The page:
It was painful. Several inches long, or was it a foot long? I was about 10 or so and I remember the rest of the trip hobbling around a wound that kept me from being as fast as I might normally be…
Even Jesus experienced thorns. He taught a parable about the various grounds a planter experiences in his job of sowing seeds.
And he spake many things unto them in parables, saying, Behold, a sower went forth to sow; And when he sowed, some seeds fell by the way side, and the fowls came and devoured them up: Some fell upon stony places, where they had not much earth: and forthwith they sprung up, because they had no deepness of earth: And when the sun was up, they were scorched; and because they had no root, they withered away. And some fell among thorns; and the thorns sprung up, and choked them: But other fell into good ground, and brought forth fruit, some an hundredfold, some sixtyfold, some thirtyfold. Who hath ears to hear, let him hear. (Matthew 13:3-9 KJV)
Those way side areas were hard packed trails that snaked through the various fields from one owners land to others land. Stony places had no earth to speak of. And the thorny places where it was possible to grow a crop, but the thorns choked out the good seed… Each of these were understood by the audience, but Jesus later instructed his disciples as to the complete meaning of his parable.
“Therefore hear the parable of the sower: When anyone hears the word of the kingdom, and does not understand it, then the wicked one comes and snatches away what was sown in his heart. This is he who received seed by the wayside. But he who received the seed on stony places, this is he who hears the word and immediately receives it with joy; yet he has no root in himself, but endures only for a while. For when tribulation or persecution arises because of the word, immediately he stumbles. Now he who received seed among the thorns is he who hears the word, and the cares of this world and the deceitfulness of riches choke the word, and he becomes unfruitful. But he who received seed on the good ground is he who hears the word and understands it, who indeed bears fruit and produces: some a hundredfold, some sixty, some thirty.” (Matthew 13:18-23 NKJV)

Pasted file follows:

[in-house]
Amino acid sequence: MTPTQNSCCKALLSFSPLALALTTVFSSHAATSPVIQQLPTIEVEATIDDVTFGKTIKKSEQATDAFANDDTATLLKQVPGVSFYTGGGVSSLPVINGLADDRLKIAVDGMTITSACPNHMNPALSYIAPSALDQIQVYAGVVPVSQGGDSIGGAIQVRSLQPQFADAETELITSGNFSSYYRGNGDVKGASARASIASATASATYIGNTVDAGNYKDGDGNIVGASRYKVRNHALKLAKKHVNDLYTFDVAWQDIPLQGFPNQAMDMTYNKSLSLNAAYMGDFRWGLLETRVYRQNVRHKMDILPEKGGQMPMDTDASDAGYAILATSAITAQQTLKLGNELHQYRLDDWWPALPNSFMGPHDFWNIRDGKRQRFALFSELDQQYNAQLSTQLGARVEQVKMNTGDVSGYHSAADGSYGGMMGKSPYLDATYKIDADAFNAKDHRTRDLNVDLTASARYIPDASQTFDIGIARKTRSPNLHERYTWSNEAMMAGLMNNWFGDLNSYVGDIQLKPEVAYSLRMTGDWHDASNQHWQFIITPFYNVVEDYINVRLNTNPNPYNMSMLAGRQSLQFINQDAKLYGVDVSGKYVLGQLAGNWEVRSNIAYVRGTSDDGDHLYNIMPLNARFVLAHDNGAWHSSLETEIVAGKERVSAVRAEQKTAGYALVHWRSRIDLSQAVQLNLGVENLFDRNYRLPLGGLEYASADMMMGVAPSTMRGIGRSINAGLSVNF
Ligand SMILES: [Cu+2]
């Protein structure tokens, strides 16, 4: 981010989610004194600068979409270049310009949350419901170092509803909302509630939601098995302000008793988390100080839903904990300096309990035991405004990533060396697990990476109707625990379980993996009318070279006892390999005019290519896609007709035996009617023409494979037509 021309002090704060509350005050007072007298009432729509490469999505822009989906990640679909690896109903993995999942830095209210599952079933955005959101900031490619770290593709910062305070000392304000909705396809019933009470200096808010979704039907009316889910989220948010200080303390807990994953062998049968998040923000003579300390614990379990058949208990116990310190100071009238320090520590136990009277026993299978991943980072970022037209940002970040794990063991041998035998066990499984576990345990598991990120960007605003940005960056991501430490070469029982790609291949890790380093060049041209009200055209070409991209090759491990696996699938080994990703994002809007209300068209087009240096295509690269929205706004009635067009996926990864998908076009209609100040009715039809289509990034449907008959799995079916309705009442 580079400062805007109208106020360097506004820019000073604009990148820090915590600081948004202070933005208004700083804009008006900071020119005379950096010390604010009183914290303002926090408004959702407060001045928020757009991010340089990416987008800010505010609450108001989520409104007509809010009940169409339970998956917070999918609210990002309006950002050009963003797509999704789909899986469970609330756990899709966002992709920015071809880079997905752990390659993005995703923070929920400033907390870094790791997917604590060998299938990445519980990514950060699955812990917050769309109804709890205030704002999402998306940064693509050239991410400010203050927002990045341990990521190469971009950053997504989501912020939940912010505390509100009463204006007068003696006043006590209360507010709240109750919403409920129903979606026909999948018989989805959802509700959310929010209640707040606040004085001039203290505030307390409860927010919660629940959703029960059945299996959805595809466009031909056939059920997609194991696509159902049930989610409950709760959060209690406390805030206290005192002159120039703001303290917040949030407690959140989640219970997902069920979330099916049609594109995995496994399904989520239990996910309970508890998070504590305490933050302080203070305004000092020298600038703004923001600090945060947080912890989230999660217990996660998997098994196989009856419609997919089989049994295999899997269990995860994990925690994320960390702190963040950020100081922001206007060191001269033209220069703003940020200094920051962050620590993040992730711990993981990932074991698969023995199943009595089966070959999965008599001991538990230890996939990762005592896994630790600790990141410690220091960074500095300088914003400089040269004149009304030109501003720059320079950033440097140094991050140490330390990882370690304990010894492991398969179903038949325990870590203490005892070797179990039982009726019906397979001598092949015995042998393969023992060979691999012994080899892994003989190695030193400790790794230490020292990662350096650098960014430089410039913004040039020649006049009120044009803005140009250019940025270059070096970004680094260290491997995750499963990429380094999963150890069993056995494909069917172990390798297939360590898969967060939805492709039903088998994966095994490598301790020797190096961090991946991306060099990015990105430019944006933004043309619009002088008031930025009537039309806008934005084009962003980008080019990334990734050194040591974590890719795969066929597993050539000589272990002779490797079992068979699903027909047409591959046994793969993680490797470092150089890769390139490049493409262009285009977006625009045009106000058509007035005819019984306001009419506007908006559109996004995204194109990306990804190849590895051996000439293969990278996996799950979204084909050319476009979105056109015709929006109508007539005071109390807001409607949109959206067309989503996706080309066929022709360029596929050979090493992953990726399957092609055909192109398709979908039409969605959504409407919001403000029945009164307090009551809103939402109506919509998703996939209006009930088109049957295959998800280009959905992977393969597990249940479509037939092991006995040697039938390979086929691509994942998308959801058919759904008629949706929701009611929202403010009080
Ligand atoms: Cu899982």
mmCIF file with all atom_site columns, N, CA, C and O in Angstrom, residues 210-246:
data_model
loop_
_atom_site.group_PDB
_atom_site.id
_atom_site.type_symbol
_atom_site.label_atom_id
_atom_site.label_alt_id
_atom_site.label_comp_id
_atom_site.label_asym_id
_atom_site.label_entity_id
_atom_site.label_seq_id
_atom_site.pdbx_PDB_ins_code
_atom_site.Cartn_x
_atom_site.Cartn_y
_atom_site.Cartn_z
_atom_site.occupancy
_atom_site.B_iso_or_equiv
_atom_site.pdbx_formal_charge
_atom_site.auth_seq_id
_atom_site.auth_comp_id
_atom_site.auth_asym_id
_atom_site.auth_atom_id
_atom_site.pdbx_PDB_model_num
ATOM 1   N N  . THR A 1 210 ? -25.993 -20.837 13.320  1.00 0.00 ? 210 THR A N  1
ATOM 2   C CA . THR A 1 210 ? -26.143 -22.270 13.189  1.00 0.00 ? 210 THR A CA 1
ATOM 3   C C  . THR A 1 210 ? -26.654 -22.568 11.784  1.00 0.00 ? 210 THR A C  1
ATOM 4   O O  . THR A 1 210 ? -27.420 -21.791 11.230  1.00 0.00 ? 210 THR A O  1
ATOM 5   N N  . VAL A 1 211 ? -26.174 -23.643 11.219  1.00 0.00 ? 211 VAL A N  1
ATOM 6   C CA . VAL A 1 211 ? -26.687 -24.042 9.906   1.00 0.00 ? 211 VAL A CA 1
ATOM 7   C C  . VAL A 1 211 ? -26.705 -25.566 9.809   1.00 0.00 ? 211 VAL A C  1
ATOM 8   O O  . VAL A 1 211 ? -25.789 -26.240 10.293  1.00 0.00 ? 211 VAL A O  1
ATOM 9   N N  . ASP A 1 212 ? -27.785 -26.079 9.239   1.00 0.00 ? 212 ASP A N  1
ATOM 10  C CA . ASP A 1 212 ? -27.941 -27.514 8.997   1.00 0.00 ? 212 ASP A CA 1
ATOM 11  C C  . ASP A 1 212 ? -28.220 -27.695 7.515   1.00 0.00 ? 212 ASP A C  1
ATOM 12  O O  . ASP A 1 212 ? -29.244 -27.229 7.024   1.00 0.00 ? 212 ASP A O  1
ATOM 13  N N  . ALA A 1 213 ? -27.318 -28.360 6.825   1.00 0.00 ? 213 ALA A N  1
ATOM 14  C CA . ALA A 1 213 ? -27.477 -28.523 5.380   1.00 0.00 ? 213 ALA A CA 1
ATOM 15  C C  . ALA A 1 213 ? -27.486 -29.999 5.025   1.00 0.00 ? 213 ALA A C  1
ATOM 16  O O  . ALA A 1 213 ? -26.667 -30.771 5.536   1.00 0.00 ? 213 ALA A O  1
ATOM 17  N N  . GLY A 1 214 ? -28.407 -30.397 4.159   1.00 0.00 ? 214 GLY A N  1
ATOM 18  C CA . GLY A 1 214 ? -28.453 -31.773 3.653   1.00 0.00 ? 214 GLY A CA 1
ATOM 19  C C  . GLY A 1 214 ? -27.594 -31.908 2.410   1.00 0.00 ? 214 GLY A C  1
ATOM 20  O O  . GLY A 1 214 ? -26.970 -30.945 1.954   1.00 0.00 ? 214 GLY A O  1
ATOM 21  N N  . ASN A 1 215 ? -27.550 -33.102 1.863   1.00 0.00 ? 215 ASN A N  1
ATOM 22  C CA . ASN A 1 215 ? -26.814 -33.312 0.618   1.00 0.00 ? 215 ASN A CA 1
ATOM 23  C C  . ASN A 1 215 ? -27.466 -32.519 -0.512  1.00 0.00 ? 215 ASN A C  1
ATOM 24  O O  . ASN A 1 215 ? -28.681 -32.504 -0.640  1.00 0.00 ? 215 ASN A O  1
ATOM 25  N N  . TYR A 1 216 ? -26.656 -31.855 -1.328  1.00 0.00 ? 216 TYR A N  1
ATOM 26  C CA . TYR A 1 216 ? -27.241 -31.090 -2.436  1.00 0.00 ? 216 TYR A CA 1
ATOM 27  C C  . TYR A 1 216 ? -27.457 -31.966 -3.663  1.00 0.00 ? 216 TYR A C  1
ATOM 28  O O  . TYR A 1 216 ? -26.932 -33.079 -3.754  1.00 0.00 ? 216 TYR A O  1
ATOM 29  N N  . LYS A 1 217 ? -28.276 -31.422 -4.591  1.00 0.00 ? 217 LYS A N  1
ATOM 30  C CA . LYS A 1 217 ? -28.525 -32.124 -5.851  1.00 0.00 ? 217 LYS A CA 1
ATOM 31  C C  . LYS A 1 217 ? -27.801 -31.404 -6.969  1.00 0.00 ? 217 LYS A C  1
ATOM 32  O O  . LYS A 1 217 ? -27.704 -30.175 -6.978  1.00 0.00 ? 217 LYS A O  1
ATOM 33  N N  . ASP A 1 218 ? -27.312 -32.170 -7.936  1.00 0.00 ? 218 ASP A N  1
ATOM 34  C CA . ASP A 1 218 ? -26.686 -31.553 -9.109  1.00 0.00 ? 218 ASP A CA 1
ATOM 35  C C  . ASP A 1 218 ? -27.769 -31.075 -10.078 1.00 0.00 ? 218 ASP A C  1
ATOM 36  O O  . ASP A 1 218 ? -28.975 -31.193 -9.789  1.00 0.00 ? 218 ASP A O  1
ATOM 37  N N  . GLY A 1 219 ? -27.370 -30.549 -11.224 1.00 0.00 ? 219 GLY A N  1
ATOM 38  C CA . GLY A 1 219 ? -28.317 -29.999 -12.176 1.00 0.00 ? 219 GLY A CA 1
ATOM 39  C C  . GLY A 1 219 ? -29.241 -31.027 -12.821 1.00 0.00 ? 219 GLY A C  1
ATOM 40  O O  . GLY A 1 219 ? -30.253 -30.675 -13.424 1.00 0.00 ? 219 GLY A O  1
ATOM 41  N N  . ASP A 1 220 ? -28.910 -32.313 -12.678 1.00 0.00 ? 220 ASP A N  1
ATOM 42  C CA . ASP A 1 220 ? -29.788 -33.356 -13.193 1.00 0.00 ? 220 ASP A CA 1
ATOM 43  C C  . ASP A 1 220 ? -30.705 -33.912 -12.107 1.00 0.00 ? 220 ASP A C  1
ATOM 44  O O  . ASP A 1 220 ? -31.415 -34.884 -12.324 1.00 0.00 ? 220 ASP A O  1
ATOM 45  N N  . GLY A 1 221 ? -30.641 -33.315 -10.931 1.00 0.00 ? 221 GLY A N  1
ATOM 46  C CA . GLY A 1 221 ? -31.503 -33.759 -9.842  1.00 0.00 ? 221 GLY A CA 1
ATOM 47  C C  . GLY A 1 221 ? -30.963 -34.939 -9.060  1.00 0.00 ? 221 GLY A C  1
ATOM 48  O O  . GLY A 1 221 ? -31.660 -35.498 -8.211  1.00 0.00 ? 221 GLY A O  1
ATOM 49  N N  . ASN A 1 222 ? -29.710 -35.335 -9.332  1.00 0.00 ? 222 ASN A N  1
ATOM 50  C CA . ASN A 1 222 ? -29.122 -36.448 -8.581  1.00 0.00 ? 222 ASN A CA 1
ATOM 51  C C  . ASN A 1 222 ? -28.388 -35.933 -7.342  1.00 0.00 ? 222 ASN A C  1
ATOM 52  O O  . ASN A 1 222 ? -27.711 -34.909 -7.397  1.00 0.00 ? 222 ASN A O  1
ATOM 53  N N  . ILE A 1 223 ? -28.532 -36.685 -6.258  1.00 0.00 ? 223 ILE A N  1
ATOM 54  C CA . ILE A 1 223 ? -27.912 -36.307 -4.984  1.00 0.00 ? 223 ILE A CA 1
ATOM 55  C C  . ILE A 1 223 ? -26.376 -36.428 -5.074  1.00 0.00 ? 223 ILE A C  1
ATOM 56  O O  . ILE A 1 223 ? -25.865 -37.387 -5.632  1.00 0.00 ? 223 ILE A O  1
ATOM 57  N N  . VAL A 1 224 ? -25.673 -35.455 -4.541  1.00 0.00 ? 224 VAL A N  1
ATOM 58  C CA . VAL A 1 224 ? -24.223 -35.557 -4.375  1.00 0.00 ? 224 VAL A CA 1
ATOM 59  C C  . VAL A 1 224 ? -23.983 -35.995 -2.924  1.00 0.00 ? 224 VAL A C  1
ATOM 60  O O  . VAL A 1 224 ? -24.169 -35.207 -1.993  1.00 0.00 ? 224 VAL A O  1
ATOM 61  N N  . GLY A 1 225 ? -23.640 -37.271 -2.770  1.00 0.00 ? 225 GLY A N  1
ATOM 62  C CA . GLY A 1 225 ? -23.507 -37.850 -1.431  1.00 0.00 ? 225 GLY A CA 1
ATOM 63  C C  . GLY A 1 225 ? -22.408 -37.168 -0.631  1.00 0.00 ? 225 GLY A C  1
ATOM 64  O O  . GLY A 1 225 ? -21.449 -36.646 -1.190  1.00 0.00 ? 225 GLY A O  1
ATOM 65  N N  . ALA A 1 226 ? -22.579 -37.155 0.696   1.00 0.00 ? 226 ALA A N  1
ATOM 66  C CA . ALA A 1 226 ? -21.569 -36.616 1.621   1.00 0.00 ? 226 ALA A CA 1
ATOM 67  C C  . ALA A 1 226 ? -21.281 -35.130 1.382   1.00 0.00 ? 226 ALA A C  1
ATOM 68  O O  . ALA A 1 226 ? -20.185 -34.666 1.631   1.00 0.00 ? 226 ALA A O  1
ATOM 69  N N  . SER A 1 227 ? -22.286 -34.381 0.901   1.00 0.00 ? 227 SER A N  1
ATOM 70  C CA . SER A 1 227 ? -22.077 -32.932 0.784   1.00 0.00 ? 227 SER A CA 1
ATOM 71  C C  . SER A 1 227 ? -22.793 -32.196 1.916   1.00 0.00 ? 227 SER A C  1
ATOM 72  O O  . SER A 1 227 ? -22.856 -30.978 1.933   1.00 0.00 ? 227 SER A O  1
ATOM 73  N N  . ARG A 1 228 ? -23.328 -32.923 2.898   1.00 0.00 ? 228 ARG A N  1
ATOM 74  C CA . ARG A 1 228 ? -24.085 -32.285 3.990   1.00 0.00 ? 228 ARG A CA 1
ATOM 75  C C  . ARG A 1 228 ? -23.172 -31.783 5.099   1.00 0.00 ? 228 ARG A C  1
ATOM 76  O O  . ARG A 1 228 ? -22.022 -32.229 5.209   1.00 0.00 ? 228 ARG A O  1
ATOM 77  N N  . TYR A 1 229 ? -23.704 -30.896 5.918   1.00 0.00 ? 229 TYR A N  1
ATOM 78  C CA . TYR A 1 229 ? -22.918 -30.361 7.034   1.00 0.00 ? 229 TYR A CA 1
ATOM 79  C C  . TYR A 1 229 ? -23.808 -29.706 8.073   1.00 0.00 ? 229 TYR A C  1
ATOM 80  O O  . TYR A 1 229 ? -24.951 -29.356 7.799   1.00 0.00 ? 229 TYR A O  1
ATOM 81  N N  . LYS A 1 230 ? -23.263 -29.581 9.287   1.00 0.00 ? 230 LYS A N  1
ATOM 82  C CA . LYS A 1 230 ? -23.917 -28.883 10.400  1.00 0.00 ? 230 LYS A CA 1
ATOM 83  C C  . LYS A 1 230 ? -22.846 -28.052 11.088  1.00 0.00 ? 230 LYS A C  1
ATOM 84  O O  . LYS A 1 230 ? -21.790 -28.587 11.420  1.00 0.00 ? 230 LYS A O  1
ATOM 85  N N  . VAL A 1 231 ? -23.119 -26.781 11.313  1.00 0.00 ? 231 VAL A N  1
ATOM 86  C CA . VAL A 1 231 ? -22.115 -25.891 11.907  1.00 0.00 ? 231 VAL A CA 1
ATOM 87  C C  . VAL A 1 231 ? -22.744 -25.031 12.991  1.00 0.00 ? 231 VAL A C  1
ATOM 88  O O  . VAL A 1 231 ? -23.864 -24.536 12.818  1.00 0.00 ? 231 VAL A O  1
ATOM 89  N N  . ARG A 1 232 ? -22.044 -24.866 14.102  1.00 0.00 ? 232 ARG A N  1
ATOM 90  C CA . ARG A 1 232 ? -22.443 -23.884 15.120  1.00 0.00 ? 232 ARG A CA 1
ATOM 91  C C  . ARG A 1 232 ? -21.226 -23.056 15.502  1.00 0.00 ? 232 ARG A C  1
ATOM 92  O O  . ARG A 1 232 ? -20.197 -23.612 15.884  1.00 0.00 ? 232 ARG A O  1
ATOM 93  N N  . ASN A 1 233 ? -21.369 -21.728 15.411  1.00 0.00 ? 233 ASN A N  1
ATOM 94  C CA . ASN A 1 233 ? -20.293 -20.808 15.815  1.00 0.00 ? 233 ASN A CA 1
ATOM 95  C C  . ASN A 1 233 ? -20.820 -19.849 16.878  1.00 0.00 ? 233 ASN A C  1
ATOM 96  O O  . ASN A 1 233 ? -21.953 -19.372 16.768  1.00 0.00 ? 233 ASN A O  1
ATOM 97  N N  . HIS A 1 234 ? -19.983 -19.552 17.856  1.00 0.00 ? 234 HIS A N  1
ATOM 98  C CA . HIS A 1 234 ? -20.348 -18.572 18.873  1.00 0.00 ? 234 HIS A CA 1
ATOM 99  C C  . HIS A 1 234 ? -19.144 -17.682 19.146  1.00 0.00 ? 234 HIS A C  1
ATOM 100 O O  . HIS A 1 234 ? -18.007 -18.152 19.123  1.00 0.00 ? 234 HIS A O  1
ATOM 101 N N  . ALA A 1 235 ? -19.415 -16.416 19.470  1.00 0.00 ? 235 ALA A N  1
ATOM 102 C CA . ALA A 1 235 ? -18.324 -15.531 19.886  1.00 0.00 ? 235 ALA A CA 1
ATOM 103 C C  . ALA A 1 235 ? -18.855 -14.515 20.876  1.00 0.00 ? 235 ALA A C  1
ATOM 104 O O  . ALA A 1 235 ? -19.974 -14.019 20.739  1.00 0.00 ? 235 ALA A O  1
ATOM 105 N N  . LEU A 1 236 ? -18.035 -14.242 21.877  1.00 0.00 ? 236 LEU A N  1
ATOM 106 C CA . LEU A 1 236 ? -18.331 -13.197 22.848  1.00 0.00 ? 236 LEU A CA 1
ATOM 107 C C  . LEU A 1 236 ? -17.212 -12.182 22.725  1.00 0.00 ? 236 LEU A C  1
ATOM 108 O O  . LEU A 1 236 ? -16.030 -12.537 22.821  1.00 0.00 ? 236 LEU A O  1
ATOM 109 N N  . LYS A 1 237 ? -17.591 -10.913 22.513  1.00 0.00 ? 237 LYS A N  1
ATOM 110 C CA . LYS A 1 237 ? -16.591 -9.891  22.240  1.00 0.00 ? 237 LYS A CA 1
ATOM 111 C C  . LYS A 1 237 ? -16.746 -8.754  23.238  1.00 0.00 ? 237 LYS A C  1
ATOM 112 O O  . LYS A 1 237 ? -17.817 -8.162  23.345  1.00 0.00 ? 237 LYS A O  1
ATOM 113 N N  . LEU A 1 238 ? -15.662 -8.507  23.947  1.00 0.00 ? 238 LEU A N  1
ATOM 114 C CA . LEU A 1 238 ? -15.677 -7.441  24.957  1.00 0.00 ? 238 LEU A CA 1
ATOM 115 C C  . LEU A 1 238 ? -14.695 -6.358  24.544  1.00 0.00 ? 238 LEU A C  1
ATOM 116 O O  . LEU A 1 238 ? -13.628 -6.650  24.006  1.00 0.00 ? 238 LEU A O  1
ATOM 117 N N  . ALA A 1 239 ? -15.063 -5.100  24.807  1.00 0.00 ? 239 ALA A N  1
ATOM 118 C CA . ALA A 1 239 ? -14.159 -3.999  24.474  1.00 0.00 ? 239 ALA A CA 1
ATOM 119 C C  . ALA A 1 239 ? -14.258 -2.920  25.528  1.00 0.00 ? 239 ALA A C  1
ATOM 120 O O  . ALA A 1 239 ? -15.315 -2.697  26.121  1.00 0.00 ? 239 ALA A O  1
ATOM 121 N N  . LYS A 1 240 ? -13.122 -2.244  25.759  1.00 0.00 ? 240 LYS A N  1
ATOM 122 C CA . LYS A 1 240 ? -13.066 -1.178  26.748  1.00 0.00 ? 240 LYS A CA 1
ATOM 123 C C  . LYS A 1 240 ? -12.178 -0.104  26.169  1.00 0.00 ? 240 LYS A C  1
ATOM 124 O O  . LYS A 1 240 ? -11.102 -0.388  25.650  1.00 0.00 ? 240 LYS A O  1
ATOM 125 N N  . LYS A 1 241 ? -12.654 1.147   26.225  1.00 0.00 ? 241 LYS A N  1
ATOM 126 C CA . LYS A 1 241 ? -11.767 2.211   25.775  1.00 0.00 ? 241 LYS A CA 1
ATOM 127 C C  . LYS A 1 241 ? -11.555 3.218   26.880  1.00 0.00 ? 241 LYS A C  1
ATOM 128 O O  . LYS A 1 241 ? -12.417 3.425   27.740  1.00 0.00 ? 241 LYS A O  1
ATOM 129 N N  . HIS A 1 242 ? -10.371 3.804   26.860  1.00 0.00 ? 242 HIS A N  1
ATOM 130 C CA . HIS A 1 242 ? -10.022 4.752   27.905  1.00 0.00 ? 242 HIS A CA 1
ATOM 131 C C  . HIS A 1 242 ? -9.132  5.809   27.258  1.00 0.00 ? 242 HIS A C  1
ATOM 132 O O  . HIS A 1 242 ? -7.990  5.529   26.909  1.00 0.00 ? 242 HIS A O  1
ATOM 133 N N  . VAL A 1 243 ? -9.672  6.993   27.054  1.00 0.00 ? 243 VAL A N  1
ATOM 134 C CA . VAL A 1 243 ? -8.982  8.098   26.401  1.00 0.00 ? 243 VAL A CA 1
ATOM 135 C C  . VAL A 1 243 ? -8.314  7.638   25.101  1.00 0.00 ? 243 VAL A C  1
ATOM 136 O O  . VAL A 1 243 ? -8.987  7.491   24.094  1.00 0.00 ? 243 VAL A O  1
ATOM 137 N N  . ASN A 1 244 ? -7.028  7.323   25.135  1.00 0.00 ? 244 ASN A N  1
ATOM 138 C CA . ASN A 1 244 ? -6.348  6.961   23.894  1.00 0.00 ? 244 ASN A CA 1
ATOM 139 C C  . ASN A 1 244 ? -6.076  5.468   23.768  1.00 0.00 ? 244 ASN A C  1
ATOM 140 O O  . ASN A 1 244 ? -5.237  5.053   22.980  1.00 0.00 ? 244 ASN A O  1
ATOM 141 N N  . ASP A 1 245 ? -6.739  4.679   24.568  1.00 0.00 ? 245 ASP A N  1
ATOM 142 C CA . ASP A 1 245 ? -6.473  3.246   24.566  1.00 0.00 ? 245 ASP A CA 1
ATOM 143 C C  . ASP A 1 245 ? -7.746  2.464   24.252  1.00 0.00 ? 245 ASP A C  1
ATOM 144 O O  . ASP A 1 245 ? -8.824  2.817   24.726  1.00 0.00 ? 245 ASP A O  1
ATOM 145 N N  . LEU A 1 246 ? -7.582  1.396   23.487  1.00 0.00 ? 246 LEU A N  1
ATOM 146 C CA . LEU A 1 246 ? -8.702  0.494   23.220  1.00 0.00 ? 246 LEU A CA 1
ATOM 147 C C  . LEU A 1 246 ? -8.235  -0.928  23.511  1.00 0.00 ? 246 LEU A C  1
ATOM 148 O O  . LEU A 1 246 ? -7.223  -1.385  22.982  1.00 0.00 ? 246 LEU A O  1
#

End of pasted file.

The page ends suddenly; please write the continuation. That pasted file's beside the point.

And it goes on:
A person who wants to be fruitful understands that each corner of the field can be made profitable with some hard work and “keeping one’s nose to the grindstone” (Idiom!!).
Jesus even experienced a crown of thorns on his brow as a mockery of his kingship.
So then Pilate took Jesus and scourged Him. And the soldiers twisted a crown of thorns and put it on His head, and they put on Him a purple robe. Then they said, “Hail, King of the Jews!” And they struck Him with their hands. (John 19:1-3 NKJV)
Having a thorn in the flesh takes on new meaning! From the beginning of man’s failure in the garden (Genesis 3:18) thorns and thistles have been the bane of productivity. Punishment for failure was often described as a “thorn in the eyes” (Joshua 23:13). The list is endless.
My thought for the day is learning to take care of the words we have grown up using and think about the root reason why we use them… As I heard from a friend who quoted a proverb (words of wisdom) the other day, “He is the best speaker who can turn an eye into an ear.”
A side note about what Jesus said, “He who hat hears to hear, let him hear” is probably a modern (to his time) wisdom saying that comes from words of God to his chosen people…
Yet the LORD has not given you a heart to perceive and eyes to see and ears to hear, to this very day. (Deuteronomy 29:4 NKJV)